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I have a raster graphic consisting of a solid-black icon with anti-aliased edges on top of a shaded-red background. I also have the background alone, without the icon on top. Is it possible to recover the solid-black icon alone, without the background (i.e. get the solid-black icon with its anti-aliased edges on a pure-white or transparent background)?

I tried various combinations of Photoshop blend modes and filters, but nothing worked perfectly. I think the problem is that the background is shaded instead of being a solid color. For example, using the "Difference" blend mode converts the image from solid-black-icon-on-shaded-red-background to shaded-red-icon-on-solid-black-background. Converting that to grayscale and inverting the color produces a shaded-gray icon on a pure-white background. Adding a "Curves" filter on top allows me to bring portions of the icon down to pure-black, but no matter how I fiddle with it, the result doesn't perfectly match the original when I layer the isolated icon back on top of the isolated background — the anti-aliased edges are always slightly off.

The icon with background (blown up to 800% with Nearest-Neighbor interpolation to be more visible):

Black icon on shaded-red background.

The background on its own (blown up to 800% with Nearest-Neighbor interpolation to be more visible):

Shaded-red background with no icon.

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    Hi. Welcome to GDSE. To be honest, I don't think it's worthwhile fixing this in Photoshop. It would be fairly easy to just redraw the graphic using vector software such as Illustrator or Inkscape.
    – Billy Kerr
    Jul 26 at 16:18
  • You can do this if you know what the background looks like. This has been discussed: here (although your case is simpler) and perhaps here (for a simpler approach). Not that i think its worth the trouble though.
    – joojaa
    Jul 26 at 17:25
  • You can do this in GIMP with the Colour Erase blending mode. Basically open the original icon image, paste the plain background to a layer on top, put both layers in a group, and set the Blending mode of the plain red background layer to "Colour Erase". Add a new filled layer under the group if you want. see example
    – Billy Kerr
    Jul 27 at 19:25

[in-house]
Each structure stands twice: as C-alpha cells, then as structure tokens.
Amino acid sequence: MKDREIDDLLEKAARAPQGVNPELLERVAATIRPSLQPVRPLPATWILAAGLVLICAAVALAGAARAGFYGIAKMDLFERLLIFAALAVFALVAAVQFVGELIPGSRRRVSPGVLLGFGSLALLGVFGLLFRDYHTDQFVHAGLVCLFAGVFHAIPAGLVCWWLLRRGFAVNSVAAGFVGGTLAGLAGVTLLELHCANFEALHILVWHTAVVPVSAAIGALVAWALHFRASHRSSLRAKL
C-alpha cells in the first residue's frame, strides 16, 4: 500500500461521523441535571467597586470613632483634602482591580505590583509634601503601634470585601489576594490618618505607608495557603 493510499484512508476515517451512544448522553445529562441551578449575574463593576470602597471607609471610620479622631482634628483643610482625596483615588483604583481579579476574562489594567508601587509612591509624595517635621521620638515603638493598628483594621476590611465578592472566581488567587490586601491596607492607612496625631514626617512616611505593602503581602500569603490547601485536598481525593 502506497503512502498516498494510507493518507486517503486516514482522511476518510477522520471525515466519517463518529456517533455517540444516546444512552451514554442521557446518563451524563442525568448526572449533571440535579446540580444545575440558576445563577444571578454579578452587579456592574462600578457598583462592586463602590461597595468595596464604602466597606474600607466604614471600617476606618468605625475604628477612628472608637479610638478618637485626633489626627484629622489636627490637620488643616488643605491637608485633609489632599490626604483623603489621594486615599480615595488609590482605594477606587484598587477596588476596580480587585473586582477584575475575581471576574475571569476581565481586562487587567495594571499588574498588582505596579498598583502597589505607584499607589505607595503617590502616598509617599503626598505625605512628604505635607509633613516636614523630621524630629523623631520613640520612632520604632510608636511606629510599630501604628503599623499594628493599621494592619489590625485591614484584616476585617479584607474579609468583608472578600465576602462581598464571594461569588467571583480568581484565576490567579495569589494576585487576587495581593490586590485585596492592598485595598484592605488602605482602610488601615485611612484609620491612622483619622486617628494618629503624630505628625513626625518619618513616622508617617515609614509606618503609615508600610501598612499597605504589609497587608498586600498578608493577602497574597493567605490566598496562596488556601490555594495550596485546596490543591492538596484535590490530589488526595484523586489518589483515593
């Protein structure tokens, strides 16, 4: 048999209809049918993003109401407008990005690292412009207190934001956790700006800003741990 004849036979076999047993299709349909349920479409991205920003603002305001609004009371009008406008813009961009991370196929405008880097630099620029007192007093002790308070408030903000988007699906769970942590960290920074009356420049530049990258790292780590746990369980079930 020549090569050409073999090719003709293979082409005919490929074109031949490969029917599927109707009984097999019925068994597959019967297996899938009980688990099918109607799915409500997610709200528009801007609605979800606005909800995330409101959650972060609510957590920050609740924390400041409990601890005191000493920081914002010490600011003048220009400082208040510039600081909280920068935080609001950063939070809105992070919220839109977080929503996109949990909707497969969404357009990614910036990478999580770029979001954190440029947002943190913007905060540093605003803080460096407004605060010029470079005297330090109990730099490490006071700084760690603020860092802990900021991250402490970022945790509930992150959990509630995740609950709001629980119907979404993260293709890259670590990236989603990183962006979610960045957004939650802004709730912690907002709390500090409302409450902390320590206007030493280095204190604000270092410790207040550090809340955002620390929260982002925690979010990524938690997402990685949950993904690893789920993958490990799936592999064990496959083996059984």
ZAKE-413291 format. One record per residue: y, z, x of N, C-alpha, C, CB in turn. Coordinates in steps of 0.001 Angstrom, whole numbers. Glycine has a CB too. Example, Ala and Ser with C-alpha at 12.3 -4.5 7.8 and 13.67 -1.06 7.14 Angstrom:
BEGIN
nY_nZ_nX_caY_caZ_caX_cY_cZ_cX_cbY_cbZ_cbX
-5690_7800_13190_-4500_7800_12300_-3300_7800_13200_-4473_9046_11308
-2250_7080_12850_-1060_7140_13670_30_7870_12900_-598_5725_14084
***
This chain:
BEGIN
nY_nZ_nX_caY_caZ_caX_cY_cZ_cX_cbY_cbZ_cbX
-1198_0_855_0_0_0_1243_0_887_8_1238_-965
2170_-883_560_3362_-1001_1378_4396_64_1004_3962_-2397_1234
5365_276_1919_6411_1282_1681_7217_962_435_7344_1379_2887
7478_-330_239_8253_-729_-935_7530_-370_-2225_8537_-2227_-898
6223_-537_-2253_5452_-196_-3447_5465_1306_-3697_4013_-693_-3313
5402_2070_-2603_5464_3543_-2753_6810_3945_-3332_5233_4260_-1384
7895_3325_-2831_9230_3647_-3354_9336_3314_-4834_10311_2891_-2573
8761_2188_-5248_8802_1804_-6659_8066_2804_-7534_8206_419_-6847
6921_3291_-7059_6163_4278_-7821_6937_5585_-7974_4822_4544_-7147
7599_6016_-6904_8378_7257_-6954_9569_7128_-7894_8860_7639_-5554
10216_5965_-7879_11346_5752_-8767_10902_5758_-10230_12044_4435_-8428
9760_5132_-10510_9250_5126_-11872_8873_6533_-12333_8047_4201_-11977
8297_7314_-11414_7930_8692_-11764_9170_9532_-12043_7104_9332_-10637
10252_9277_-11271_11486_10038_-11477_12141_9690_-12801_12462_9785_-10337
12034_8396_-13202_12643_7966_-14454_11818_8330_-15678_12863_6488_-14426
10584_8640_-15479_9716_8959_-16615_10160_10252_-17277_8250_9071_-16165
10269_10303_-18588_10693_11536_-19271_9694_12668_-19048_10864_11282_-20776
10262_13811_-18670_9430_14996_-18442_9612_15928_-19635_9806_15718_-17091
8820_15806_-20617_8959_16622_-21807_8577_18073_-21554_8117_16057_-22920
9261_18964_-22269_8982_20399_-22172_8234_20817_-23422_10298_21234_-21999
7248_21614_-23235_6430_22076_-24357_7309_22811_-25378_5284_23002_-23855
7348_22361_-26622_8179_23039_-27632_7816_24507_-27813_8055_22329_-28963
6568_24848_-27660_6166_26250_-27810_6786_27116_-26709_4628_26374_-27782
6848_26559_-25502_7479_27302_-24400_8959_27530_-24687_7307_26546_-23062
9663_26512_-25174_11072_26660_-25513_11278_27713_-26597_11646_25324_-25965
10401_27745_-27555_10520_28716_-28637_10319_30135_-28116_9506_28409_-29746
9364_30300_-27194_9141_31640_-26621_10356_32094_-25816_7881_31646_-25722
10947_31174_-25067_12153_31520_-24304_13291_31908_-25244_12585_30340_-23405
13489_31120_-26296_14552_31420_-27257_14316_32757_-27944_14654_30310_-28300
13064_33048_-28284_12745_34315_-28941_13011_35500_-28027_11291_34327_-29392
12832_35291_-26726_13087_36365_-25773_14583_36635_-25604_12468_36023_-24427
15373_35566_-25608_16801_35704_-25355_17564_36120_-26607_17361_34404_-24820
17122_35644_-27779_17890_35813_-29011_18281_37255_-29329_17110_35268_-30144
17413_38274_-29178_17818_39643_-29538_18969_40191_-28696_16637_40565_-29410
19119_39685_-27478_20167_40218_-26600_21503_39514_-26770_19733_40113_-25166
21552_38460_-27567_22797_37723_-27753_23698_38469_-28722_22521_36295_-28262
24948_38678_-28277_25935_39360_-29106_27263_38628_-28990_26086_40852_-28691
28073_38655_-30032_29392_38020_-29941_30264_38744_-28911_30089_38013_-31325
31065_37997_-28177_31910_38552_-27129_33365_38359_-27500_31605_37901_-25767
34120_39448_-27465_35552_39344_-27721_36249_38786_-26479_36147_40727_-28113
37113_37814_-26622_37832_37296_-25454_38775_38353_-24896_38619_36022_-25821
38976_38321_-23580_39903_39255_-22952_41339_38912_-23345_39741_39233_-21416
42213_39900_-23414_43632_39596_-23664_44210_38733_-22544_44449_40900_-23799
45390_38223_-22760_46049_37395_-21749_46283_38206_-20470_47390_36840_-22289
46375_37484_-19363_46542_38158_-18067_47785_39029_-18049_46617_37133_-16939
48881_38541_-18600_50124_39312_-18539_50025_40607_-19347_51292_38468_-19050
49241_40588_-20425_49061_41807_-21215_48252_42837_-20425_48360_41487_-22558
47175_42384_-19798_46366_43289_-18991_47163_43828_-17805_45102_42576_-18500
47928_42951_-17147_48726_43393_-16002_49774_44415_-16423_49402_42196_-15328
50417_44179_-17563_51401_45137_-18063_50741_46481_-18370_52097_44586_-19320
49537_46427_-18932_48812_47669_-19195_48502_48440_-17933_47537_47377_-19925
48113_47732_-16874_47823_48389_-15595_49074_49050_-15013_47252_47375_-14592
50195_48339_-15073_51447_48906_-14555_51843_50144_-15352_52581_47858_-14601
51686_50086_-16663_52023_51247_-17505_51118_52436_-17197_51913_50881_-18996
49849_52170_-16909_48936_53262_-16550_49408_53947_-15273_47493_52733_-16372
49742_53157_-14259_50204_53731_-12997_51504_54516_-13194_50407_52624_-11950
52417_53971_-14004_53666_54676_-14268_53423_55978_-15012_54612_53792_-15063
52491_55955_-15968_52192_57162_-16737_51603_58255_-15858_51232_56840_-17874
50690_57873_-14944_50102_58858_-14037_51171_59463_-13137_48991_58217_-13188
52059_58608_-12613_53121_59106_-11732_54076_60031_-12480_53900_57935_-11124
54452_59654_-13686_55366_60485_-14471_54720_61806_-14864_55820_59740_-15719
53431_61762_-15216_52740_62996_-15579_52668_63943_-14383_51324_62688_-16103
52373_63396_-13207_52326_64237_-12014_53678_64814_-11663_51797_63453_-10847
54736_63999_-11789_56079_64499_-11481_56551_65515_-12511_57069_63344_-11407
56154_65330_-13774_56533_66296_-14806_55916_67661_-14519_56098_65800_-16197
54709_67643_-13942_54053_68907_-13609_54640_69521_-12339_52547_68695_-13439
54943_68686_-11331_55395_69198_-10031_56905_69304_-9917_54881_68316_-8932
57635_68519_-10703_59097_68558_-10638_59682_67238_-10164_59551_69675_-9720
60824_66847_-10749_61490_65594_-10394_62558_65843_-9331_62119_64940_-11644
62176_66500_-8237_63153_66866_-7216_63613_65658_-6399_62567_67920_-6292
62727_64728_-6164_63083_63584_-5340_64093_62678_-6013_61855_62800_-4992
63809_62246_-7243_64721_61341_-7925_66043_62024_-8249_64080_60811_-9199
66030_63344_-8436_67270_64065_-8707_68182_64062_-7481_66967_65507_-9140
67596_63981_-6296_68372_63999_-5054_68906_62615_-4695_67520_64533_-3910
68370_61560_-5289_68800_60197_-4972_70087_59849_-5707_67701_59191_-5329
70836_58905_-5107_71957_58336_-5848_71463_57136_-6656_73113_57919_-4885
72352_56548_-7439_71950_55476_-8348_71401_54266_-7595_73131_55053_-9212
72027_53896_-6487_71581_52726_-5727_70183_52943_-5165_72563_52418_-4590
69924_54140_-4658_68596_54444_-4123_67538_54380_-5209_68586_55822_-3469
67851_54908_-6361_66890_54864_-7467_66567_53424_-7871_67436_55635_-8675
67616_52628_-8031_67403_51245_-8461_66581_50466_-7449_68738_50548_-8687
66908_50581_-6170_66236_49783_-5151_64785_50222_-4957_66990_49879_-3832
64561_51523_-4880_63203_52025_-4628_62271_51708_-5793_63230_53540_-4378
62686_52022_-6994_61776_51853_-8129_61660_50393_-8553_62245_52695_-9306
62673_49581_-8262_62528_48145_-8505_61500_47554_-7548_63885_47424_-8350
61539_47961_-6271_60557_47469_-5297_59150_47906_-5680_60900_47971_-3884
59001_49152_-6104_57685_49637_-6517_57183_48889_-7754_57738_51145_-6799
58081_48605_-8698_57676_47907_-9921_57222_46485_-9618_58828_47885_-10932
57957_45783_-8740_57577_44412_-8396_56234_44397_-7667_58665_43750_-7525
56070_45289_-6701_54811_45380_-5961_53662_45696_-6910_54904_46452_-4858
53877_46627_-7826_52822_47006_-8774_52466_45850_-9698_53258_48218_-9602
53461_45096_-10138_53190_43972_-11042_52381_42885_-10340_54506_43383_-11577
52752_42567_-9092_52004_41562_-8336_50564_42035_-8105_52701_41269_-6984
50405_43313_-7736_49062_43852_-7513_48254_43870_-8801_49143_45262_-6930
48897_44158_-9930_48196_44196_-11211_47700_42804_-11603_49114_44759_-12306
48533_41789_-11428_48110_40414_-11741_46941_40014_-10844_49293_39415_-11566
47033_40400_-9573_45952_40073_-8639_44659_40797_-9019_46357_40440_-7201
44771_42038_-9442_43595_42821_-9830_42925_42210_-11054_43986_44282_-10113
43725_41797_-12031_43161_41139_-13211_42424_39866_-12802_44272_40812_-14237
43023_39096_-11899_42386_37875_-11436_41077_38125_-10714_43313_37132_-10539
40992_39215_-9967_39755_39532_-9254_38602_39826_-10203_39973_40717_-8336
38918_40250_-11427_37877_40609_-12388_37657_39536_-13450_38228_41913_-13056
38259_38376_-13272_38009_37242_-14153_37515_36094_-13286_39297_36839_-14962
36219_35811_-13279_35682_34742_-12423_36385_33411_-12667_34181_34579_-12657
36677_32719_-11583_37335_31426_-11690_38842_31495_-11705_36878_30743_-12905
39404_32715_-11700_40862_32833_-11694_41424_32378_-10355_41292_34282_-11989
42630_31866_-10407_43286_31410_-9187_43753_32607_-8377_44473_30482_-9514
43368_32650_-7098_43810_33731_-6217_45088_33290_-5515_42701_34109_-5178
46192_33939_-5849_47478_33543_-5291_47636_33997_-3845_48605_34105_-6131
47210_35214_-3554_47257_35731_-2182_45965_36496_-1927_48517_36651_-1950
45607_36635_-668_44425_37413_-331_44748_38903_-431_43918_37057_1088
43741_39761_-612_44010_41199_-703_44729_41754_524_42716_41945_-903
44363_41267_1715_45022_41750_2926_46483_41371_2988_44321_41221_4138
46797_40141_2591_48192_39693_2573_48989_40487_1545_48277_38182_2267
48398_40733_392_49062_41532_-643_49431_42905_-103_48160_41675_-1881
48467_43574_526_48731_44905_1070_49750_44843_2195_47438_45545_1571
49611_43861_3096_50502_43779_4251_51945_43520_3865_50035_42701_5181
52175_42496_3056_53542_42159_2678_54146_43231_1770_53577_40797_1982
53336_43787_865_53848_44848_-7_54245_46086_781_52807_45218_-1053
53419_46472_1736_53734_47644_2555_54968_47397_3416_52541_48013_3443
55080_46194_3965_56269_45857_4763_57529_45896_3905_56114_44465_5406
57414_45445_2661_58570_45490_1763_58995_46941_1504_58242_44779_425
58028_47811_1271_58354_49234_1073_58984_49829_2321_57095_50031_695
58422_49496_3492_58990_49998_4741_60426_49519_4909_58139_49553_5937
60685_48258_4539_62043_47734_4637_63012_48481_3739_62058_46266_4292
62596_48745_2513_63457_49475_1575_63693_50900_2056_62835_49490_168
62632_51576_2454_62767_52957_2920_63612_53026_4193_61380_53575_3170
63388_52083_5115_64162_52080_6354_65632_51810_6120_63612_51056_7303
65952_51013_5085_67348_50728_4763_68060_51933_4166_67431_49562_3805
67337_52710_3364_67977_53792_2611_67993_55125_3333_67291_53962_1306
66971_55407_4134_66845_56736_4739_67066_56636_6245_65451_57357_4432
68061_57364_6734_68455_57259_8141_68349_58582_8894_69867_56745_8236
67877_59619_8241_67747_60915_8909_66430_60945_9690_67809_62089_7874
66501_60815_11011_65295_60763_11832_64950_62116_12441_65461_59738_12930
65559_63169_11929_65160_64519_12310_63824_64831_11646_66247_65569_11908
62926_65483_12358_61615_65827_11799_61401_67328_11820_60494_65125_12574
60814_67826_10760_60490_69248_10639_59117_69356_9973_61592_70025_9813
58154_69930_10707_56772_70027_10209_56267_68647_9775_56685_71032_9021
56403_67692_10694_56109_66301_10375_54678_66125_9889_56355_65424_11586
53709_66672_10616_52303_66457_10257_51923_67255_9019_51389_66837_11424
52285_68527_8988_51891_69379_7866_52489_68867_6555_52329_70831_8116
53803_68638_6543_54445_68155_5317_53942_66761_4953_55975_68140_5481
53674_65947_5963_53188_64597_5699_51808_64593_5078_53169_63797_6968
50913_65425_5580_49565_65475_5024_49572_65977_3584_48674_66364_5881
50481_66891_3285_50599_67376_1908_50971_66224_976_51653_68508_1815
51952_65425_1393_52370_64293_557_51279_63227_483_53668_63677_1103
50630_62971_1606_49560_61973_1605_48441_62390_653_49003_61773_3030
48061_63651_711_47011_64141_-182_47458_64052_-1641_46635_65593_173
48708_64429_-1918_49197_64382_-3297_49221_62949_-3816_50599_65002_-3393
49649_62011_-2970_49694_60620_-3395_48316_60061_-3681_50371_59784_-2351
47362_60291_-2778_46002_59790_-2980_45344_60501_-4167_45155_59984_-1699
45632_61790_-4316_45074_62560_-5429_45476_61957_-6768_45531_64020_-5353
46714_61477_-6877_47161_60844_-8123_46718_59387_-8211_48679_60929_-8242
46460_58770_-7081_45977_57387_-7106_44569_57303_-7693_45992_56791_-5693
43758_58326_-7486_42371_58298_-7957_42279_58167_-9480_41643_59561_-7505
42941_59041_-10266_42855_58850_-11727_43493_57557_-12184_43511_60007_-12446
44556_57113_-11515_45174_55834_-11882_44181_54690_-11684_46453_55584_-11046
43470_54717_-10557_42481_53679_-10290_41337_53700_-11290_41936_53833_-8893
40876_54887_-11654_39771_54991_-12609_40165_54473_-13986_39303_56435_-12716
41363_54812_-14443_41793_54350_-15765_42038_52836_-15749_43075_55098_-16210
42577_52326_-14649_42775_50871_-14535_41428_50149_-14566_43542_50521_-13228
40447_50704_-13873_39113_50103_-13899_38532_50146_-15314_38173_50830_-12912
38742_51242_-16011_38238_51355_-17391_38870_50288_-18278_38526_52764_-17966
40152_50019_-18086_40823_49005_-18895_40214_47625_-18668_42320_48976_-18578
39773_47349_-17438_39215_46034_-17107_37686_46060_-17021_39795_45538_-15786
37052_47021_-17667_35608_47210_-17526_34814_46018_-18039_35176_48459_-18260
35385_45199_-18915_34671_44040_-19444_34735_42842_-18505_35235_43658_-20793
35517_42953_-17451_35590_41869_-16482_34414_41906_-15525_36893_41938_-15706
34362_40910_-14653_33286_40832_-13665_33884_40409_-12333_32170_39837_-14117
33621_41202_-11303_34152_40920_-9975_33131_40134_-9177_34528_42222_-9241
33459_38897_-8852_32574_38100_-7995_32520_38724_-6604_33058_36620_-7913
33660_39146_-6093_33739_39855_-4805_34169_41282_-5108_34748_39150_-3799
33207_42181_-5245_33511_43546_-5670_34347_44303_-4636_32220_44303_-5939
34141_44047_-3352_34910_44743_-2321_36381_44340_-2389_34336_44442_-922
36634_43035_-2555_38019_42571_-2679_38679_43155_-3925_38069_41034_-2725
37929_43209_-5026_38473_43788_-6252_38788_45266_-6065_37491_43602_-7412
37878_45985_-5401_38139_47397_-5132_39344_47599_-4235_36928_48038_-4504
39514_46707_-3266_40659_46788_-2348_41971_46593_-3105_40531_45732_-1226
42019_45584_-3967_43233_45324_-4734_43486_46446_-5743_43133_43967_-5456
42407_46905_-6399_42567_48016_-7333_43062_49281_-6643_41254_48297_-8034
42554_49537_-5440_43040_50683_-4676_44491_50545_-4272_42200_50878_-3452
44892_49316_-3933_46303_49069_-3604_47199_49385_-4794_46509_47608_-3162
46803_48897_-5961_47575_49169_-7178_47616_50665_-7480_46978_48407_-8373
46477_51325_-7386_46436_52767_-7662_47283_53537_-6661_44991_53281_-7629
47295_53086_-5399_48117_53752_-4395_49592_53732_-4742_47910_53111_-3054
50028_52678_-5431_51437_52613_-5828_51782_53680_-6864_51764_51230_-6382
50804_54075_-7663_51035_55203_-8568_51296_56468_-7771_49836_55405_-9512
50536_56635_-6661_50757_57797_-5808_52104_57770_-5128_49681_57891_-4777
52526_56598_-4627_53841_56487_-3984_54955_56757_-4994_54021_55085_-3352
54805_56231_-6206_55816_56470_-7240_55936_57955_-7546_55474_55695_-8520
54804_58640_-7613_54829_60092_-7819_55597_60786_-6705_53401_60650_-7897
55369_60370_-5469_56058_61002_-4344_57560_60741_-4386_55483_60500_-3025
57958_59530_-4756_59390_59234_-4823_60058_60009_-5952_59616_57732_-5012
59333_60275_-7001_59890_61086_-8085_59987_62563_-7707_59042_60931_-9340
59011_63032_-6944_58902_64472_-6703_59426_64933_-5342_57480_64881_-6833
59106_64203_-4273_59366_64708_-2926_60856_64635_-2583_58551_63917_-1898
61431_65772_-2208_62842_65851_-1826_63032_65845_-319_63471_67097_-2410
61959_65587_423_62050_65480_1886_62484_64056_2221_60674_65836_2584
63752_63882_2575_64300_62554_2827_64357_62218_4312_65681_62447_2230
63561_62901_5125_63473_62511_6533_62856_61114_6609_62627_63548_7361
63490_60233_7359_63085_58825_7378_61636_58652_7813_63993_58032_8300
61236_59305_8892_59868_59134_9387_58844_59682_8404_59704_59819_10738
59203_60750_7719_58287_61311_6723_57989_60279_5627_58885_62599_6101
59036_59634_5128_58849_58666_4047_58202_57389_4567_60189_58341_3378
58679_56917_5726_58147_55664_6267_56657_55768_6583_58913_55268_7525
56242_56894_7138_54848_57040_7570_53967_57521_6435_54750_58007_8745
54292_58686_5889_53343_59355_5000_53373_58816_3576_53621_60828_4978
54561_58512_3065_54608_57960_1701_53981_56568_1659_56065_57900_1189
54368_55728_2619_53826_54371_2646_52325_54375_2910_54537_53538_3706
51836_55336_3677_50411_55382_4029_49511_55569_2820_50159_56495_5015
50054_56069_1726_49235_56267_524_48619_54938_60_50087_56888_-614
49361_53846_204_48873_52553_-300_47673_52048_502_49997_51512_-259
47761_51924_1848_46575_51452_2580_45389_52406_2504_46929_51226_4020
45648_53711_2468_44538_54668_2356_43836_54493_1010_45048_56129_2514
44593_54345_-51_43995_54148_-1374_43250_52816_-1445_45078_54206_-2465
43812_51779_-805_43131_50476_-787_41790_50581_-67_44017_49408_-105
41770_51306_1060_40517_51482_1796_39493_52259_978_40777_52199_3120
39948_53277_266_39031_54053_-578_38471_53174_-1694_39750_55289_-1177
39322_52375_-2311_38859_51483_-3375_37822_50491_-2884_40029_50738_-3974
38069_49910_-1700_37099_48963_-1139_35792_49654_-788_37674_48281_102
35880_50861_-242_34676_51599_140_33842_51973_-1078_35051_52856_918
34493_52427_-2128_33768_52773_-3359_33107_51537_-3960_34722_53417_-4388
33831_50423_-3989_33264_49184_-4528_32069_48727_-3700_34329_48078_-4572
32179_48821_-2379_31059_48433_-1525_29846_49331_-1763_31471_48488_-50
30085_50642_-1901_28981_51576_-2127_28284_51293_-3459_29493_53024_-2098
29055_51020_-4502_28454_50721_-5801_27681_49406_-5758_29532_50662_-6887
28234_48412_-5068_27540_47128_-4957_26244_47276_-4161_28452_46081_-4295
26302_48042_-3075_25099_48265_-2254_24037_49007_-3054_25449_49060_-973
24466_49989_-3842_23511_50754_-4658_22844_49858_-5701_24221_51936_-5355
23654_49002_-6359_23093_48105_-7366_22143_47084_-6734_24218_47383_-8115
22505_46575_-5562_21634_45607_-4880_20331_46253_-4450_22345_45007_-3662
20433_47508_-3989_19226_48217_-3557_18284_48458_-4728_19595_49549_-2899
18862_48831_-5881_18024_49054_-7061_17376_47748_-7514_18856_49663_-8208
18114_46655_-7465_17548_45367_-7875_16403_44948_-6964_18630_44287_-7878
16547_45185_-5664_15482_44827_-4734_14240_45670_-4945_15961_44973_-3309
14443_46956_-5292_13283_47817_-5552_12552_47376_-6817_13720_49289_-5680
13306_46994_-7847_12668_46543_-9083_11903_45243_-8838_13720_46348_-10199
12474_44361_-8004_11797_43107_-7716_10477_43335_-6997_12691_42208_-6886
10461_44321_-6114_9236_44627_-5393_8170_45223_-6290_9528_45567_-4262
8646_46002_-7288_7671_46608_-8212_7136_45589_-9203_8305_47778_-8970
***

4 Answers 4

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If you aren't trying to match the abundant anti-aliasing.... I'd just redraw the icon in a vector editor... redrawing most likley takes less time than it did to post the question here.

enter image description here

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  • I am actually trying to preserve the abundant anti-aliasing, but thank you.
    – Lawton
    Jul 28 at 16:31
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We actually do not know what it was originally, only guesses are possible. There's too many scalings and format conversions done.

We can try to invert the separate background and add it to the original to compensate the shading:

enter image description here

This can be flattened, desaturated and its brightness scale can be restored with curves:

enter image description here

The curve is adjusted to a straight line so that the brightest point become white and the darkest point becomes black, but the greys in the anti-alising zone stay grey.

This is the best I can get without redrawing it.

ADD1: Your attached image is 400 px wide, but it seems to contain 8 x 8 pixel blocks. I guess the original has been 50 px wide. Get it by flattening the result and scaling to 12,5% size with nearest neighbour resampling.

ADD2: Layer blendings create often unexpexted results if the blending calculations are made in the normal non-linear RGB colorspace. You can force Photoshop to calculate blendings in linear RGB by selecting in advanced color settings RGB blending to happen with gamma =1. Just in this case gamma=1 is essential, because we try to compensate brightness variations with inverted image.

enter image description here

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@user287001 gave the solution: using the "Divide" blending mode with the background-only layer on top of the background-and-icon layer produces exactly the result I want, after correcting the dozen pixels with non-zero green and blue values. I thought I had tried the "Divide" blending mode, but I must have only done it with the background-only layer beneath the background-and-graphic layer instead of the other way around.

Copying the red channel of the divided-image, inverting it, and using it as the Alpha mask of a solid-black layer above the background-only layer exactly reproduces the background-and-icon image.

The black icon on a solid-red background.

The black icon on a transparency-grid background.

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Unfortunately it is close to impossible to get a perfect result for the exact reason you mentioned, "...the background is shaded instead of being a solid color."

The only way to get a totally clean result is to recreate this logo from scratch either in Photoshop or better still Illustrator especially if this is something you are going to be doing on a regular basis.

If not and it's a one off I can recreate this for you if you like?

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    I could recreate it, but I was hoping for an easy fix. It seems like it shouldn't be a difficult thing for a computer to do, but I guess it's not built-in to Photoshop.
    – Lawton
    Jul 26 at 16:30
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    someone already suggested redrawing in another answer... Please do not repeat existing answers.
    – Luciano
    Jul 28 at 13:50

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